Vascular surgery involves operations on the blood vessels of the body. At Southwest General Surgery we perform a limited number of vascular operations mostly involving dialysis access procedures and placement infusaport devices for the administration of chemotherapy. These are procedures that we do a large number of and feel confident providing for our patients. We feel that most other vascular operations are best left to dedicated vascular surgeons who multiple different avenues for intervention before surgery is needed.
The information below is general and every patient is different. We would be happy to talk about your specific case and discuss the appropriate work-up and treatment of your issue.
Vascular access is the term that is commonly used to describe providing someone who needs long term hemodialysis with a way to achieve this. The process of hemodialysis involves removing the blood from the body, running it through a filter to remove the things that used to be processed by the kidneys, and then the filtered blood is returned to the body. This process is usually done over several hours up to 3 times a week. There are several ways to allow the blood to be removed from the body and then returned after filtering. These include tunneled lines, AV fistulas, and AV grafts.
Tunneled lines are basically large, indwelling IV's that are placed in the large veins of the neck, chest, or legs. These lines tend to work great for dialysis and are well tolerated by those that need them. They can also be used immediately after they are placed. The down side is that they are prone to infections as they are a foreign body. They are great options for initial dialysis access, however, alternative types of dialysis access should be considered after the patient is stable to proceed.
Arterio-venous fistulas, or AV fistulas, are an abnormal communication that is surgically created to allow increased blood flow through a vein. This increased blood flow also causes the vein to become thick walled and tougher. These changes make it possible for the vein to be accessed for dialysis repeatedly as needed. This is the most desirable form of dialysis access as it is all your own natural tissues and infection risk is low with repeated use. An AV fistula can generally be created with an adequate sized vein in the forearm or upper arm. Most incisions used to create the AV fistula are small and heal quickly. The down sides to AV fistulas are that they typically take 8-12 weeks to "mature" and be usable. Also, sometime adequate veins aren't available and alternatives have to be entertained.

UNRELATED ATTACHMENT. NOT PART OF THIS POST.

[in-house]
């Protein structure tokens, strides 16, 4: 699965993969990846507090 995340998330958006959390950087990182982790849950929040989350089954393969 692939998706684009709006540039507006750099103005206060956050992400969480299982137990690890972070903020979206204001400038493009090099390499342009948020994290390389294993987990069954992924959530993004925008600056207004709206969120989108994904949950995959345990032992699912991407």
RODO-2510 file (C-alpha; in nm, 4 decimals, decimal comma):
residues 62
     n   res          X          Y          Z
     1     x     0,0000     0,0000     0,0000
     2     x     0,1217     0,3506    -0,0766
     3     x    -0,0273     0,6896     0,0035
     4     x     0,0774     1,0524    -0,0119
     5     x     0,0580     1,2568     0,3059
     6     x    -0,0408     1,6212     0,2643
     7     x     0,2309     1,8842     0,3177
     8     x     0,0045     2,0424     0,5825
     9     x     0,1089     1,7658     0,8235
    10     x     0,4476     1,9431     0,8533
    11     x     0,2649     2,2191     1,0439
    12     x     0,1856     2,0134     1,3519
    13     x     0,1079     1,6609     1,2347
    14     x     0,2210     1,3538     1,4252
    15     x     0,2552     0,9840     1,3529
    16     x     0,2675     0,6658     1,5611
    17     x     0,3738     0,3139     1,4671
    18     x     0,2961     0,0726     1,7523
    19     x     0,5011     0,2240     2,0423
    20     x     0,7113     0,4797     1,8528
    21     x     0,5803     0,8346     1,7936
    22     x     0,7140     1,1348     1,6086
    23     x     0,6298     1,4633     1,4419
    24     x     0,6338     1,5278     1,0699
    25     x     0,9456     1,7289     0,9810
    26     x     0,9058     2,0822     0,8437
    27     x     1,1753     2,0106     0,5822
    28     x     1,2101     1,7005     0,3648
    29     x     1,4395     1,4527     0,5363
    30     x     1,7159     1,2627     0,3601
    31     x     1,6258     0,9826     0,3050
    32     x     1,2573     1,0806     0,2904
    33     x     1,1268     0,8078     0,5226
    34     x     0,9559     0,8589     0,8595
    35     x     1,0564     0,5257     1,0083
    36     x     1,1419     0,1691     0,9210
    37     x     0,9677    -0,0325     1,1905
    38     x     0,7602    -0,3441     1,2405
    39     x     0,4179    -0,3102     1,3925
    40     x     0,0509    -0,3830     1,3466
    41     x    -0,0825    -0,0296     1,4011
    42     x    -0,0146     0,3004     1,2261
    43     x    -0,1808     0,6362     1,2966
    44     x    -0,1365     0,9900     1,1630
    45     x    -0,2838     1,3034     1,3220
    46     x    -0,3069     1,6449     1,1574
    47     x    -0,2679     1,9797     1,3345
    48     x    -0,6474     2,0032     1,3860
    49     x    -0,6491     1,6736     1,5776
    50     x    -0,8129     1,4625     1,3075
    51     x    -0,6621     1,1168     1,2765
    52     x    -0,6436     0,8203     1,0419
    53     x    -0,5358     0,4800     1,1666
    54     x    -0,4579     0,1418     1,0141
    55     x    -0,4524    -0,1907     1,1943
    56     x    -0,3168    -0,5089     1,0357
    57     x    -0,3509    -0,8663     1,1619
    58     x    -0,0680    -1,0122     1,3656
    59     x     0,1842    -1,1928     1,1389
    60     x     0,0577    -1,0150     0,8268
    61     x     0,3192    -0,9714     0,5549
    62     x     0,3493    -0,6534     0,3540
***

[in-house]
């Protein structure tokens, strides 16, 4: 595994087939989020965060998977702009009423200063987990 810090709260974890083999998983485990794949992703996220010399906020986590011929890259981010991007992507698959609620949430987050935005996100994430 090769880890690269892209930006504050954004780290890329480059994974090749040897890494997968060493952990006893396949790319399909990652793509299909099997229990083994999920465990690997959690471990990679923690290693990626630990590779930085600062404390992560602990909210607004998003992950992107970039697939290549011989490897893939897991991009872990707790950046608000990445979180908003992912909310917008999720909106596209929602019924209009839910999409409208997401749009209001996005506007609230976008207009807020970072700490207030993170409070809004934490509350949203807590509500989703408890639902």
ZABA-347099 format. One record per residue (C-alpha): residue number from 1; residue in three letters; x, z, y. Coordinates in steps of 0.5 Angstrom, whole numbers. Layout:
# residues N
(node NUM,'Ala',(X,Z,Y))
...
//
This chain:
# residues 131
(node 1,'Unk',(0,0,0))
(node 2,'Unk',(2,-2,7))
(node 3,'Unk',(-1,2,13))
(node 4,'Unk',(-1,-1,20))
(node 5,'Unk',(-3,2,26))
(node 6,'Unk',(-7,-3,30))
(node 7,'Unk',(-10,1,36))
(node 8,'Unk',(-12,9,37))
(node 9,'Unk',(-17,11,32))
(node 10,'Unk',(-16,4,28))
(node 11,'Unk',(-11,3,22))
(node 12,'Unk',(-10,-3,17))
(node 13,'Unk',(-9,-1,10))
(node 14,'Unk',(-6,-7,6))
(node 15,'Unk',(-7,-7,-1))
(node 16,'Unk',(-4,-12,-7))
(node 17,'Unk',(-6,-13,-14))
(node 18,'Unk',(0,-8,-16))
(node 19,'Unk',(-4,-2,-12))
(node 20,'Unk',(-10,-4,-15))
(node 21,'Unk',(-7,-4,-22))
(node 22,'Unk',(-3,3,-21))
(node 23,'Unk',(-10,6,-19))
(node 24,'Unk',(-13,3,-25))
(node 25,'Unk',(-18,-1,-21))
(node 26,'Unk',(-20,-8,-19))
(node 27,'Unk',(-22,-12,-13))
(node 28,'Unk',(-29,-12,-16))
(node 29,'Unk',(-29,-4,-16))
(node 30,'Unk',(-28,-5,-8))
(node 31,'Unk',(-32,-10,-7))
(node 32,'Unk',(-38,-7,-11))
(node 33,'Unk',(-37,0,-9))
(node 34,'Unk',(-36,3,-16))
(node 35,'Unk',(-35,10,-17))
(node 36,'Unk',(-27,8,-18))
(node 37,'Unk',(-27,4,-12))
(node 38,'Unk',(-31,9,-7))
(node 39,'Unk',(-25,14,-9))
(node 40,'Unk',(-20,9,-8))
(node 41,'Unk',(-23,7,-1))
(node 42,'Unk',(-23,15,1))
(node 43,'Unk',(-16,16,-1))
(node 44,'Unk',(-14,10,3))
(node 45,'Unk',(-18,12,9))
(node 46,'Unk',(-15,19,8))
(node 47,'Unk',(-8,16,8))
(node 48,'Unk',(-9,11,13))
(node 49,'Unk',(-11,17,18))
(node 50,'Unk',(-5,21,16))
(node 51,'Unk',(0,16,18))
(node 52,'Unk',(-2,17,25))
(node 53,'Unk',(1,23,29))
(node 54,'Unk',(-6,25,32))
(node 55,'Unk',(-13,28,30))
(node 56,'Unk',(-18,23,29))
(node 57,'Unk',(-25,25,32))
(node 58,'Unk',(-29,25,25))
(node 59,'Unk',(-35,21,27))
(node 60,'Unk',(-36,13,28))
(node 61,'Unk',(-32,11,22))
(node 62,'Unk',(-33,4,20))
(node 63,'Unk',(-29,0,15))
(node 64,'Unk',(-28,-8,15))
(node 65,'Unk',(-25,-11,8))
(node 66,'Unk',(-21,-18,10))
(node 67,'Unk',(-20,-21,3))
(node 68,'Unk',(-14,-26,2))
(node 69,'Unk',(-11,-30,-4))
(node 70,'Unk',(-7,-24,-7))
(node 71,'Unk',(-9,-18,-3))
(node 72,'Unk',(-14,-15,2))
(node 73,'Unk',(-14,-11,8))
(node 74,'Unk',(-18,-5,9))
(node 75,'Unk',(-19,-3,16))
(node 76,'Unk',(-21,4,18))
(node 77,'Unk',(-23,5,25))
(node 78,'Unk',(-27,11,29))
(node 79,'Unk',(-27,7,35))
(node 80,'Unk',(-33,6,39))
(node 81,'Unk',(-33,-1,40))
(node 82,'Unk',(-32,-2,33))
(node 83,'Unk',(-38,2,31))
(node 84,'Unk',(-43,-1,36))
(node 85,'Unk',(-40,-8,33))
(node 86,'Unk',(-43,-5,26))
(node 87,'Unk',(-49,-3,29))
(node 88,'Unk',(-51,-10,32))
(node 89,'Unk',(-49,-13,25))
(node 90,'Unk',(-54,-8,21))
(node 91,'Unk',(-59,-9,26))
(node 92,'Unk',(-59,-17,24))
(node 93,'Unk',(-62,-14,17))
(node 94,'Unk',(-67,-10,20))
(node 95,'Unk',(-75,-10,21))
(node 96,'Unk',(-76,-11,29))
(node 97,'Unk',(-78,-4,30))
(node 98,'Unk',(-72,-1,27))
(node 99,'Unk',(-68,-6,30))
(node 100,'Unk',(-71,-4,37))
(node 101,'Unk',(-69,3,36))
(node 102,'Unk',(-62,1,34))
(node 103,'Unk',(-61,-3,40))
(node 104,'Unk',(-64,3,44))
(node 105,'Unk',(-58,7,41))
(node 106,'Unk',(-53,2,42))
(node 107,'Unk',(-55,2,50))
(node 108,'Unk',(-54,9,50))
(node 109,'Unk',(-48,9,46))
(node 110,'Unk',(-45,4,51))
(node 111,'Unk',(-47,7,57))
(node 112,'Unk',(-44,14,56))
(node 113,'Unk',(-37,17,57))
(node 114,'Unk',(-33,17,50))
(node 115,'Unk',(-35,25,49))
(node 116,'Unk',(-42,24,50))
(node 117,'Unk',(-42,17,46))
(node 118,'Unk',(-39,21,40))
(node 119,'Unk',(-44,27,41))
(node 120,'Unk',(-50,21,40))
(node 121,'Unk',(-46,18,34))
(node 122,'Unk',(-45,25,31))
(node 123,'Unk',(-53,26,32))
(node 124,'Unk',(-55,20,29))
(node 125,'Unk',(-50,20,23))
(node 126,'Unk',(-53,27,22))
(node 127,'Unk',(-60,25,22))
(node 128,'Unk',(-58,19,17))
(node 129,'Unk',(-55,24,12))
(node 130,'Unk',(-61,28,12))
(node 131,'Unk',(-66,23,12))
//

The main alternative to the AV fistula is the AV graft. These are synthetic tube grafts that create an abnormal communication between an artery and a vein. The veins used in this operation are typically deeper and therefore more likely to be usable. The graft is tunneled under the skin during the operation and nothing is exposed during day to day activities. They are ready for use more quickly than AV fistulas, however, it does leave a foreign body in place that can lead to difficult to treat infections should they occur.
Hemodialysis is not the only form of dialysis available. For certain patients peritoneal dialysis may be an option. This involves placing a large amount of fluid called dialysate into the abdominal cavity, allowing it to filter out the toxins from the blood, and then draining it from the abdomen. This is generally done through a long tube that is inserted into the abdomen laparoscopically and then hangs out through the skin. The advantage to this is that peritoneal dialysis can typically be done at home while sleeping at night. The down side is again, the foreign body that is the tube for placing the dialysate.
At Southwest General Surgery we perform a large number of each of the procedures that are described above. We would be happy to discuss with you the options for you and create a plan that is best for you in the long run.
There are many reasons to have an IV port placed. These include chemotherapy, long term TPN, repeated need for IV access in someone who is difficult to get a IV in, etc. The procedure most commonly involves sticking one of the big veins in the neck or under the collarbone and then placing a long catheter under x-ray guidance in the large vein that leads to the heart. The catheter is then connected to a subcutaneous port that is placed under the skin. This allows the subcutaneous port to be easily stuck with a special needle to get IV access.
The ports can be used indefinitely if well cared for and sterile technique is used with accessing them. When they are no longer needed they can easily be removed through the same small incision used to place them.
At Southwest General Surgery we understand the urgent need for most of these devices and will work to try get yours placed in a timely manner. The procedure is done in the sterile environment of the operating room under IV sedation or general anesthesia. It is typically an outpatient procedure and the device can be used the same day it is placed.
A tunneled IV catheter is similar to an IV port and has similar uses. It is generally placed in one of the big veins of the neck or under the collarbone with x-ray guidance. The other end of the catheter is tunneled under the skin and brought out through the skin of the chest. There is a small cuff on the catheter that scars into the tissue and helps prevent infections. These catheters are generally placed for more daily use like long term IV antibiotics. There is a lower risk of infection of these catheters when they are used frequently compared to the IV ports. The down side compared to the IV ports is that they do have a portion that hangs out of the skin when not in use and care must be taken not to tangle it on anything.
The different options for IV access have different pros and cons. We would be happy to discuss them with you and help you decide on an option that is appropriate for you.